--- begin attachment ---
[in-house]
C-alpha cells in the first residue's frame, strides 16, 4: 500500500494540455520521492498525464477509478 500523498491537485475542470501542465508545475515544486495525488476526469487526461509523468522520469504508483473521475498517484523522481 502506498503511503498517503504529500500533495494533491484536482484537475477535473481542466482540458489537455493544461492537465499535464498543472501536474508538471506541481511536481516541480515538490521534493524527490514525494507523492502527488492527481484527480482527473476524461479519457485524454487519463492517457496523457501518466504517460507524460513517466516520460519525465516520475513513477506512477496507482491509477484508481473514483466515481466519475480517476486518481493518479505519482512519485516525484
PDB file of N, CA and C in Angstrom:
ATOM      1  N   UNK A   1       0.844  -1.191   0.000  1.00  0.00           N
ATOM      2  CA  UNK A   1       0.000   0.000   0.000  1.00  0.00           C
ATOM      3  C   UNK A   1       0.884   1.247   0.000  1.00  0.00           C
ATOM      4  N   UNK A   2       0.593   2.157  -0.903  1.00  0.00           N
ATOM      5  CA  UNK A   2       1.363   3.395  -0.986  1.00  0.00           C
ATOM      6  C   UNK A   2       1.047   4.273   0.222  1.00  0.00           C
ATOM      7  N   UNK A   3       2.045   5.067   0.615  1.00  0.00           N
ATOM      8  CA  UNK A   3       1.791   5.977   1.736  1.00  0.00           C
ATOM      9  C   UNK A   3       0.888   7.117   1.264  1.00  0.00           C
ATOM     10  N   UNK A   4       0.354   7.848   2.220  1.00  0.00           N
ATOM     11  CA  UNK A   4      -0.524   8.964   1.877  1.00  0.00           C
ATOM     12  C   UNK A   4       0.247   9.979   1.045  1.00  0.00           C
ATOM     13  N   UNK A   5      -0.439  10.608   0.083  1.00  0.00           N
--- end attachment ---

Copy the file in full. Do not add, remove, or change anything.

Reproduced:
[in-house]
C-alpha cells in the first residue's frame, strides 16, 4: 500500500494540455520521492498525464477509478 500523498491537485475542470501542465508545475515544486495525488476526469487526461509523468522520469504508483473521475498517484523522481 502506498503511503498517503504529500500533495494533491484536482484537475477535473481542466482540458489537455493544461492537465499535464498543472501536474508538471506541481511536481516541480515538490521534493524527490514525494507523492502527488492527481484527480482527473476524461479519457485524454487519463492517457496523457501518466504517460507524460513517466516520460519525465516520475513513477506512477496507482491509477484508481473514483466515481466519475480517476486518481493518479505519482512519485516525484
PDB file of N, CA and C in Angstrom:
ATOM      1  N   UNK A   1       0.844  -1.191   0.000  1.00  0.00           N
ATOM      2  CA  UNK A   1       0.000   0.000   0.000  1.00  0.00           C
ATOM      3  C   UNK A   1       0.884   1.247   0.000  1.00  0.00           C
ATOM      4  N   UNK A   2       0.593   2.157  -0.903  1.00  0.00           N
ATOM      5  CA  UNK A   2       1.363   3.395  -0.986  1.00  0.00           C
ATOM      6  C   UNK A   2       1.047   4.273   0.222  1.00  0.00           C
ATOM      7  N   UNK A   3       2.045   5.067   0.615  1.00  0.00           N
ATOM      8  CA  UNK A   3       1.791   5.977   1.736  1.00  0.00           C
ATOM      9  C   UNK A   3       0.888   7.117   1.264  1.00  0.00           C
ATOM     10  N   UNK A   4       0.354   7.848   2.220  1.00  0.00           N
ATOM     11  CA  UNK A   4      -0.524   8.964   1.877  1.00  0.00           C
ATOM     12  C   UNK A   4       0.247   9.979   1.045  1.00  0.00           C
ATOM     13  N   UNK A   5      -0.439  10.608   0.083  1.00  0.00           N